Finally, empty three cans of chopped tomatoes. Fill each can with water and add it in the ragu. Pouring the water in the can instead of glass gives it additional flavor. Add in the basil leaves and cover the casserole.
Bring the ragu to a boil and transfer it to a preheated oven at 180 degrees Celsius. Wait for 2 hours or until all of the meat is tender and soft.
Step 3: Making the bechamel sauce
The bechamel sauce is a kind of white sauce that’s made out of butter, flour, and milk. This is the component responsible for giving that gooey texture to your lasagna. Making this is quite simple.
However, you’ll need to be focused because one wrong move and the sauce will turn out bad.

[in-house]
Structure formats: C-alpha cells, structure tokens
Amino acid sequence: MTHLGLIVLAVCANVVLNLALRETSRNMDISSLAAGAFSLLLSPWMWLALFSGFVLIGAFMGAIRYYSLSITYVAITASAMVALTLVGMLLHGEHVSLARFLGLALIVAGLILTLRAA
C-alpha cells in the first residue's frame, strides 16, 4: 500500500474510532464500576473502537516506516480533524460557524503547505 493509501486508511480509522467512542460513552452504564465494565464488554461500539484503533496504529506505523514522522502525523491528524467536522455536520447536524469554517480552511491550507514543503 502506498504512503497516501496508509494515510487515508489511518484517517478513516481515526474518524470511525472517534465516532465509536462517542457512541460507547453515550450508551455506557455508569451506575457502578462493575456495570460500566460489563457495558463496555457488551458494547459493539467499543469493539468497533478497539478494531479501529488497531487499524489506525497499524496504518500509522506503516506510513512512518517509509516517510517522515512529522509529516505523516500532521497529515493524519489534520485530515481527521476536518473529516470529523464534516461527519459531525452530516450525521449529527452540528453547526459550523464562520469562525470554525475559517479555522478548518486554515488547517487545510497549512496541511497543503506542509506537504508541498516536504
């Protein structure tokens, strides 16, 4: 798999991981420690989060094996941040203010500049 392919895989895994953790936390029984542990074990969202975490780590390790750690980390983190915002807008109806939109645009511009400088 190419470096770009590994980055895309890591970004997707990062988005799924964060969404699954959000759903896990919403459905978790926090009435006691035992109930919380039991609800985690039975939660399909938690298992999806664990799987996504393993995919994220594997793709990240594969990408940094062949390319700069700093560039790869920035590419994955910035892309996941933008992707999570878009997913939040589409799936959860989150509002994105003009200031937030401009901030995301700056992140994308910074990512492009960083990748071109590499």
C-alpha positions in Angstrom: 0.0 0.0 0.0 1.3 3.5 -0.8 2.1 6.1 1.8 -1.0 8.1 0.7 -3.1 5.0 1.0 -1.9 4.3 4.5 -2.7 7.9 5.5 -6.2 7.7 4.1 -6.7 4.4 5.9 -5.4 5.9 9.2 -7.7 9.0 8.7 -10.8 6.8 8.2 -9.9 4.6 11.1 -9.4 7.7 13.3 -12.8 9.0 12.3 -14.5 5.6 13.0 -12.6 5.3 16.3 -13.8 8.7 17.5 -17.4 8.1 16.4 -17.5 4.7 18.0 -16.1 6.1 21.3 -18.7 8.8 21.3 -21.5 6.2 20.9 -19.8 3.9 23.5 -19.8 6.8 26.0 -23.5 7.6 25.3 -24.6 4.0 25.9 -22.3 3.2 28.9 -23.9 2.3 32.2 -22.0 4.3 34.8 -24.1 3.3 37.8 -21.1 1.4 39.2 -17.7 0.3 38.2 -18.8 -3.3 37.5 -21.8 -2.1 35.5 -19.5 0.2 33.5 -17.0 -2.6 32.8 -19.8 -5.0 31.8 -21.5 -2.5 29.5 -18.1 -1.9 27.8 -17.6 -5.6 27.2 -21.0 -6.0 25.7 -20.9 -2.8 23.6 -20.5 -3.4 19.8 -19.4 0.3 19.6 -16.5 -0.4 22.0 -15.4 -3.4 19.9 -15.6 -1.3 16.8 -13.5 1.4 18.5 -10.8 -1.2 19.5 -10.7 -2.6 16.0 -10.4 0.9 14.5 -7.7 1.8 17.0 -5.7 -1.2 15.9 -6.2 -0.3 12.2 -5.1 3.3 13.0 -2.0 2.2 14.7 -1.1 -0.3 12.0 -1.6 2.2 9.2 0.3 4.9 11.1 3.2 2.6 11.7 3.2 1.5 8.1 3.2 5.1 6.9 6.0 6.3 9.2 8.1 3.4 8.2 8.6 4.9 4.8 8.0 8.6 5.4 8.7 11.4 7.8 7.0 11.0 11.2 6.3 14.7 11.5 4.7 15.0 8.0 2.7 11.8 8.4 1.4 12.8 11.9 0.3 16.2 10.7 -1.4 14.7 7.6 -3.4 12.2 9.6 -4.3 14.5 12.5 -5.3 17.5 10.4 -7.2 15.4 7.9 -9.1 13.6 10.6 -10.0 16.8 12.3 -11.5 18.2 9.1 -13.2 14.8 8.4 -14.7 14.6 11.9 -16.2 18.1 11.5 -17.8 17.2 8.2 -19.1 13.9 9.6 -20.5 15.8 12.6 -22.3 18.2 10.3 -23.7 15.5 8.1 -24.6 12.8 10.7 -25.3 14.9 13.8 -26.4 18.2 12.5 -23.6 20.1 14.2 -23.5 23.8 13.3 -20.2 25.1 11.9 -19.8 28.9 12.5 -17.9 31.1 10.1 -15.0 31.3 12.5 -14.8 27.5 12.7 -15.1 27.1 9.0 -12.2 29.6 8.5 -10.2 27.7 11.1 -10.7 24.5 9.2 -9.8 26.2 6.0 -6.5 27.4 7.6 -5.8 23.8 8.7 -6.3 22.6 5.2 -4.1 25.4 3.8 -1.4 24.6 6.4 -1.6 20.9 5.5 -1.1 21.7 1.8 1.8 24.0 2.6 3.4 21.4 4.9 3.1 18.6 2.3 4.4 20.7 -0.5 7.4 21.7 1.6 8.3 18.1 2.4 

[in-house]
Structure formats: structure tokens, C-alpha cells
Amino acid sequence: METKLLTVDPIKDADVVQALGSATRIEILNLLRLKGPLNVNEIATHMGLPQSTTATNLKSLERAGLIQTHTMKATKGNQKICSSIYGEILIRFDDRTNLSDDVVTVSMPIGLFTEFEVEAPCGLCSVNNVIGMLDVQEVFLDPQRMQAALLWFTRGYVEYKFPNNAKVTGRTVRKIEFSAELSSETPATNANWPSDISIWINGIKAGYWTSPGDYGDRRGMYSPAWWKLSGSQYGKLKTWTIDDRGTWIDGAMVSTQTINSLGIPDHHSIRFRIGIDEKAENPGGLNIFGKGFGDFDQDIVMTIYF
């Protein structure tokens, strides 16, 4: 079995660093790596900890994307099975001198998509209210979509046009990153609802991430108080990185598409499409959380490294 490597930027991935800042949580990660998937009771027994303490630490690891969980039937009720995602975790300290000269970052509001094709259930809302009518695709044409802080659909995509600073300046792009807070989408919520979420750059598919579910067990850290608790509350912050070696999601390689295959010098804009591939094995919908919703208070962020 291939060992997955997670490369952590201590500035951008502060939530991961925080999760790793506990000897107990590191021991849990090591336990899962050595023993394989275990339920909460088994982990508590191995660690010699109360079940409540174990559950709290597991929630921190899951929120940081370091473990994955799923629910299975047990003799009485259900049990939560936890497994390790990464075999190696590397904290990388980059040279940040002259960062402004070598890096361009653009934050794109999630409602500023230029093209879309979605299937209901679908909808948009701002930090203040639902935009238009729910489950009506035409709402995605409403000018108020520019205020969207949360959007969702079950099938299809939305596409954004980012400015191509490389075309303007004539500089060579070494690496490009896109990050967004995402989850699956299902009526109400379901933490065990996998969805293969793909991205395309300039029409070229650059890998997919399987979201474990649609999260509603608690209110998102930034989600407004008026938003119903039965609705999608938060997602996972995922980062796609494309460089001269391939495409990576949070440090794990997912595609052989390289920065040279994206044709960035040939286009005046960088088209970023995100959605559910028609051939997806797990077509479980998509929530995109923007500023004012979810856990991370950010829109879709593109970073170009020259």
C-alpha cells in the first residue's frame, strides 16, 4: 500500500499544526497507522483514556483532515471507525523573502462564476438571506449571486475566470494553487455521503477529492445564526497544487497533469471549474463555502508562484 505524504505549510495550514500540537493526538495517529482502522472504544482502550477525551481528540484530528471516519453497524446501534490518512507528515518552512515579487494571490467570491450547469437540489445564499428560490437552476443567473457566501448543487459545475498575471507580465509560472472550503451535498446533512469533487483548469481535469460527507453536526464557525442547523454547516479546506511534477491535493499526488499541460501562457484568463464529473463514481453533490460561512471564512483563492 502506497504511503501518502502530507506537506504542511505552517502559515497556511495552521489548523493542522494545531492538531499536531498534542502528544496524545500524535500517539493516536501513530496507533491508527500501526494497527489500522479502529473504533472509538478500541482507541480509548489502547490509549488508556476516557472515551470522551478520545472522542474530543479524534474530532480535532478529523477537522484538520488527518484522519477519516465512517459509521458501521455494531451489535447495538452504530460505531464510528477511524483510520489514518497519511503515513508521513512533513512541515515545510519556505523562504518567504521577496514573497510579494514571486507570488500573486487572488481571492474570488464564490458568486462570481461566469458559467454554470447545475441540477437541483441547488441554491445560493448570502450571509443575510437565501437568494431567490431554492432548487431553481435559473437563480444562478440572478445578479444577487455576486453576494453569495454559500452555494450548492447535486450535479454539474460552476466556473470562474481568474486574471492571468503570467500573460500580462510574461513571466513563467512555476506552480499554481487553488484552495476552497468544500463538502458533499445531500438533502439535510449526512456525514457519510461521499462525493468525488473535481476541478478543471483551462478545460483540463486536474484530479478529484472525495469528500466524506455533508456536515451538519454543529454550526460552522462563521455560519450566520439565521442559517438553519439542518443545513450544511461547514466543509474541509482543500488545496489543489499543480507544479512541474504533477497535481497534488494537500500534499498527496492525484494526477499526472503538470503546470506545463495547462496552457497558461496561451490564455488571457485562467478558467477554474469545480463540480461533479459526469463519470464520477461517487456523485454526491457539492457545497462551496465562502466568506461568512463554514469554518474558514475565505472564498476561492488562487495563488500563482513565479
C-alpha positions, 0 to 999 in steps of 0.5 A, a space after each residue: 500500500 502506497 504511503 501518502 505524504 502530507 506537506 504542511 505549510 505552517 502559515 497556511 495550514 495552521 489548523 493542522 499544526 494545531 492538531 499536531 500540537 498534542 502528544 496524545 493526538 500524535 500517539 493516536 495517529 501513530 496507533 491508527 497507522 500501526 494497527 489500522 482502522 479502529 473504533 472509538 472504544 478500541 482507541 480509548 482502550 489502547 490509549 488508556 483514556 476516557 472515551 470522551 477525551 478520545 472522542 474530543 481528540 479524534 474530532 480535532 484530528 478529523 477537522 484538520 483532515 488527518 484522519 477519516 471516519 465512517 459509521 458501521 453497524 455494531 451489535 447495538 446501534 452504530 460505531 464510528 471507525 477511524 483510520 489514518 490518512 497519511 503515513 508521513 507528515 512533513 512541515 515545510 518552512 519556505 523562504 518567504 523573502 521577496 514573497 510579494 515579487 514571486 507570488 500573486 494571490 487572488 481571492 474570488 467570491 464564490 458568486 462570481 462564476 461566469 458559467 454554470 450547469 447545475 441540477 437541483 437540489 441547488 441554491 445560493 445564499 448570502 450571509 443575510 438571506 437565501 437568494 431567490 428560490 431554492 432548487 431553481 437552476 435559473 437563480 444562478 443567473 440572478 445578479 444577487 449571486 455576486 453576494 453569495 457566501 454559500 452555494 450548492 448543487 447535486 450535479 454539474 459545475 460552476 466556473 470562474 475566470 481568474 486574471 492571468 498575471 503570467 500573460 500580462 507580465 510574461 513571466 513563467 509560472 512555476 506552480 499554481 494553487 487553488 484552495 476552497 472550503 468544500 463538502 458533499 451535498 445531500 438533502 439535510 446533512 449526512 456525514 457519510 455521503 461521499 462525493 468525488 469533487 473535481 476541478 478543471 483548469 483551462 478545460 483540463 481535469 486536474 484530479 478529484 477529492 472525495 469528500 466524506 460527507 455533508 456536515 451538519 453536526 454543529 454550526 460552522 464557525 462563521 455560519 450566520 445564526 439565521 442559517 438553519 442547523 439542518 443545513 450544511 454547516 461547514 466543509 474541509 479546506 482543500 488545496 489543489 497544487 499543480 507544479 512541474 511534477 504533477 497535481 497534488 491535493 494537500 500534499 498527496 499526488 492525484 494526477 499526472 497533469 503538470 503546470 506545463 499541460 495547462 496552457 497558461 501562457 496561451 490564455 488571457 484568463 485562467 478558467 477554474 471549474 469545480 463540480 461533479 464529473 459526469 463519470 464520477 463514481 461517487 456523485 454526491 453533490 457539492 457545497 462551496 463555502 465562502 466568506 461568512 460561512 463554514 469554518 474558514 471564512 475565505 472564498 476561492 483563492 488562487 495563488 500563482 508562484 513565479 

Heat a saucepan and melt the butter. Once dissolved, add in the flour and mix until the two are forming a doughy texture.
Afterward, add in the milk. When adding the milk, pour it in batches as you stir it with the butter and flour. By doing so, you’ll be able to incorporate it more quickly without getting any clumps.
When you added all of the milk, quickly mix the grated parmesan, add a pinch of black pepper, a touch of salt, and a grating of fresh nutmeg. Once all are in, you’ll need to stir it continuously with your whisk for 10 minutes or until it’s thick.
- Remember, use a gentle heat and stir it continuously in moderate speed once all ingredients are mixed. If you fail even to stir it for 30 seconds, chances are there might be lumps in your bechamel sauce that could give it bad texture and flavor.
Step 4: Building Your Lasagna
With your bechamel and ragu sauce ready, you can now start building your lasagna sheets. Start by boiling salted water in a saucepan. Gently place the lasagna sheets and cook it as instructed in the package.